Duvaucel’s Gecko

Perfectly camouflaged in green and grey, the Duvaucel Gecko is New Zealand’s largest gecko. First established in 2006 with a top up in 2013, these geckos have bred successfully and have dispersed across the island. Tracking tunnels fitted with white paper and an ink pad at one end gives volunteers a good indication of the state of the population.


These dinosaur age creatures were first brought to the island in 2003 and since then have established a small population. Although not a common sight for daytime visitors, these nocturnal creatures can be spotted at night. Equipped with large claws, tuatara are  capable of making their own burrows, though they are known to co-habit with seabirds such as grey faced petrels which nest xxx


The last surviving native owl, the ruru is one of few predators on the island. Typically, it eats insects and reptiles such as weta and geckoes, though they have been known to hang around some of the nesting boxes  picking off birds. Old trees filled with holes make prime nesting sites for ruru, though given that much of the forest is new, they have taken to nesting in the root systems of trees or inside rotting cabbage trees.  If you’re staying overnight listen out for the onomatopoeic ‘morepork’ call which can be heard from afar. They screech a repeated ‘cree’ when hunting. Around summer look out for the moon-like eyes of their young who can be found – sometimes huddled together – alongside the tracks.


Many people come to the island with the desire to clap eyes on this bird as it’s the only publicly accessible place to see them in the Auckland region. Thirty one of these bumble-bee sized birds were transferred onto the island in 2009, followed by a series of top up. Now there are 80 pairs that have spread throughout the island. Unfortunately their shrill call sits firmly above the human hearing range, so you’ll need beady eyes to see them.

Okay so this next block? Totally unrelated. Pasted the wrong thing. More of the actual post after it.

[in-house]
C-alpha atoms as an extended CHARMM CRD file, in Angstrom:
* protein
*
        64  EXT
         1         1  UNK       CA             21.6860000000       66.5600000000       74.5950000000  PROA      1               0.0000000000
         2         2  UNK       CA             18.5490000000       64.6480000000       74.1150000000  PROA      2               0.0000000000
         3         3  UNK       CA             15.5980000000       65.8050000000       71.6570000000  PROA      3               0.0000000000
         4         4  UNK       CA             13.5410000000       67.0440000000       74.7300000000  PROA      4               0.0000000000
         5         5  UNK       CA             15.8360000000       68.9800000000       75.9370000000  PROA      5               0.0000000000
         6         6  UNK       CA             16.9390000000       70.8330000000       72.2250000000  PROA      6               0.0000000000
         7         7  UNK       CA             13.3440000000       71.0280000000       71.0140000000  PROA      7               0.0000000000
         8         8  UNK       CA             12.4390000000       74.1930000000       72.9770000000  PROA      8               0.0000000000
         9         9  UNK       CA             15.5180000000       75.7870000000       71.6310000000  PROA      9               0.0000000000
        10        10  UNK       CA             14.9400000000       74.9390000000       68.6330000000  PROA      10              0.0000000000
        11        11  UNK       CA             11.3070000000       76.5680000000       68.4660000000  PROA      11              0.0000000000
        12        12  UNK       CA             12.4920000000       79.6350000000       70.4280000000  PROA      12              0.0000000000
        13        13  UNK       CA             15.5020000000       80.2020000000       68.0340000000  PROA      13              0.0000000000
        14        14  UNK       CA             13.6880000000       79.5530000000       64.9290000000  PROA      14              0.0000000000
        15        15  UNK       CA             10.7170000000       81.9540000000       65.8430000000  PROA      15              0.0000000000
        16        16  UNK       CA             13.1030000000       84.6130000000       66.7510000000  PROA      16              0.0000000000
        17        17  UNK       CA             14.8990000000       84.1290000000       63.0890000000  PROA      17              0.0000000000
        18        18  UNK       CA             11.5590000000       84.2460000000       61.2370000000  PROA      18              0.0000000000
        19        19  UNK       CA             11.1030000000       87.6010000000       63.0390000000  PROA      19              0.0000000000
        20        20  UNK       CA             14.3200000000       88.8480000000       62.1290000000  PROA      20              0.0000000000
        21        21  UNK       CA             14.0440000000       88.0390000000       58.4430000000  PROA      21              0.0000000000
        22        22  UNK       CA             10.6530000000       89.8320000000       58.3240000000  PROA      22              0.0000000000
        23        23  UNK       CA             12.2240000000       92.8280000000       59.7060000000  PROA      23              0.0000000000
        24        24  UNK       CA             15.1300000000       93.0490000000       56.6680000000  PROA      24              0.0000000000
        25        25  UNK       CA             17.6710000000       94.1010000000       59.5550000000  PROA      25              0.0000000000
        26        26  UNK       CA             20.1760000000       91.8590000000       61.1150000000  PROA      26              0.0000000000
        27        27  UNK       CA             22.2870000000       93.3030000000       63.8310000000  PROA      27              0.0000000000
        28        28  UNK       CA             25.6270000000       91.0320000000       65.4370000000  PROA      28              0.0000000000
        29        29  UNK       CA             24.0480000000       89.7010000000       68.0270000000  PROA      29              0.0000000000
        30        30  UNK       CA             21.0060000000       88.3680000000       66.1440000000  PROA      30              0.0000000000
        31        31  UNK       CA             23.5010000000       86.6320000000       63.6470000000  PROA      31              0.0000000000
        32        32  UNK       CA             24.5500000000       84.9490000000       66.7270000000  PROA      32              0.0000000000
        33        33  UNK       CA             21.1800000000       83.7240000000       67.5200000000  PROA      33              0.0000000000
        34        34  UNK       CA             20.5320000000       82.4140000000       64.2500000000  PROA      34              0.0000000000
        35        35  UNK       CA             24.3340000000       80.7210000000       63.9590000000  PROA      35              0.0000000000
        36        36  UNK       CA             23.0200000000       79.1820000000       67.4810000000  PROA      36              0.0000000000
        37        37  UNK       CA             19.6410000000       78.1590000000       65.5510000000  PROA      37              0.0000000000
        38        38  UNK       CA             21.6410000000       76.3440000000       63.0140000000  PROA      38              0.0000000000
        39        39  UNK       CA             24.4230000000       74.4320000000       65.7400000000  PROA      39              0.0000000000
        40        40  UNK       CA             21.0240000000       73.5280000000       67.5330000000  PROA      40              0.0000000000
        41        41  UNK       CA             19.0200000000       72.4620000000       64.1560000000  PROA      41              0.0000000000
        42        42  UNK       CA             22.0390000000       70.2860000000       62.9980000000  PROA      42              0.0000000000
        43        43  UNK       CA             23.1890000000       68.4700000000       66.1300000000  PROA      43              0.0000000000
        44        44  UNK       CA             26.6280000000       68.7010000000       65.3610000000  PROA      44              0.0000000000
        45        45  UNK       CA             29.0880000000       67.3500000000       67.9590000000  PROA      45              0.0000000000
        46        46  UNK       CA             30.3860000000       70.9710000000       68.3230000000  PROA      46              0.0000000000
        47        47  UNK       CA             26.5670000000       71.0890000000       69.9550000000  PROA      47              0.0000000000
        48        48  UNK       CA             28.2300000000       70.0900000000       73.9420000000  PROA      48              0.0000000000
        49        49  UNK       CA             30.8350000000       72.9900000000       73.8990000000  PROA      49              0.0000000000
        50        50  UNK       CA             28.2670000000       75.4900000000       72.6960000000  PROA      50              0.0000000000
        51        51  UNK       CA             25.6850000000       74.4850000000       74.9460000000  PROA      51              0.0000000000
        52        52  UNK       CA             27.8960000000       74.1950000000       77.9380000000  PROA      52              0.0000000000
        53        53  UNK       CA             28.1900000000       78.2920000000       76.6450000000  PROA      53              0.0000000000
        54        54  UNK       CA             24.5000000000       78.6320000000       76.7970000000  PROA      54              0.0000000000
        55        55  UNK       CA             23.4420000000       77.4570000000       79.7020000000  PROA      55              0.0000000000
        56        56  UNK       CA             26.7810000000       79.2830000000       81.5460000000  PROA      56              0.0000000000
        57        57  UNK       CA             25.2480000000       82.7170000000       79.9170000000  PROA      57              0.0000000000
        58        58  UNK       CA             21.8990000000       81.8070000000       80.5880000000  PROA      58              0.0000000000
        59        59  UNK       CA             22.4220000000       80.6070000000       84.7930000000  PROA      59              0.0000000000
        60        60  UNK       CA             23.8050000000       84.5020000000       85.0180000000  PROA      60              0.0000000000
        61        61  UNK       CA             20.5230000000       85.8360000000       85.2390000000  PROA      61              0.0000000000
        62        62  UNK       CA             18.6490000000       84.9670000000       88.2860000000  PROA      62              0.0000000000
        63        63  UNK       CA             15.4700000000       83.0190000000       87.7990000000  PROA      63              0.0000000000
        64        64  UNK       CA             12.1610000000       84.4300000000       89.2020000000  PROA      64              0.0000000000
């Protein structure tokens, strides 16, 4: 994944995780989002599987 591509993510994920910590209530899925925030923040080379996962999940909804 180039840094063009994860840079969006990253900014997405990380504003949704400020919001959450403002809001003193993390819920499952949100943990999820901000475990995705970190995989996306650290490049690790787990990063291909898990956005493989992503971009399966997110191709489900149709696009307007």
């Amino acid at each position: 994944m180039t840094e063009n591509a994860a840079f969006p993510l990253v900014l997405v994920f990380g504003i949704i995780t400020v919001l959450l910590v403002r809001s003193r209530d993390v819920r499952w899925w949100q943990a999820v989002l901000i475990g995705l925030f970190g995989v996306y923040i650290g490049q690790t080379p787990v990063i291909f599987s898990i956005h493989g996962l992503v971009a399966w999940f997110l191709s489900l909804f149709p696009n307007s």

North Island Robin

These small inquisitive birds are the most studied bird on the island. Initially transferred in 1992 they have slowly dispersed across the island. A large part of their diet is insects and the human footfall typically disturbs insects, so don’t be fooled by their  apparent friendliness. They also will tremble one leg in an attempt to dislodge insect snacks. The North Island robin on Tiritiri are part of New Zealand’s longest population study which ultimately will help scientists to learn more about their xx, xx, xx.  


Translocated to Tiritiri in 1995, the hihi were once widespread throughout the mainland though predation has devastated their population and range. The males are easily identifiable with its yellow striped wings, though the females are more demure. 

In fact, they can sometimes be mistaken for a bellbird – just look for the cocked tail. The male’s bright yellow stripe across his wing is actually a good indication of  health. Indeed, a study on Tiri has shown how hihi health is directly related to the availability of carotenoids – the yellow pigment that colours XX, XX. As well as being some of the brightest birds on the island, the hihi can lay claim to being most caring parents as they’re known to forage for feathers in order to cover their eggs in a warm blanket.

Little Spotted Kiwi (Pukupuku)

First released in 1993, this small population can be found foraging for food on overnight stays. Tiritiri is known to have produced one of the weightiest females, who broke the scales at 2kg. In the wild around 90% of kiwi chicks die within the first six months due to predation by cats and stoats, so Tiritiri provides a welcome sanctuary and a much needed insurance population.

If you wish to learn more about the wildlife on the island, check out our wildlife directory which contains an exhaustive list of birds, reptiles, plants and rare insects on the island.

Wildlife Directory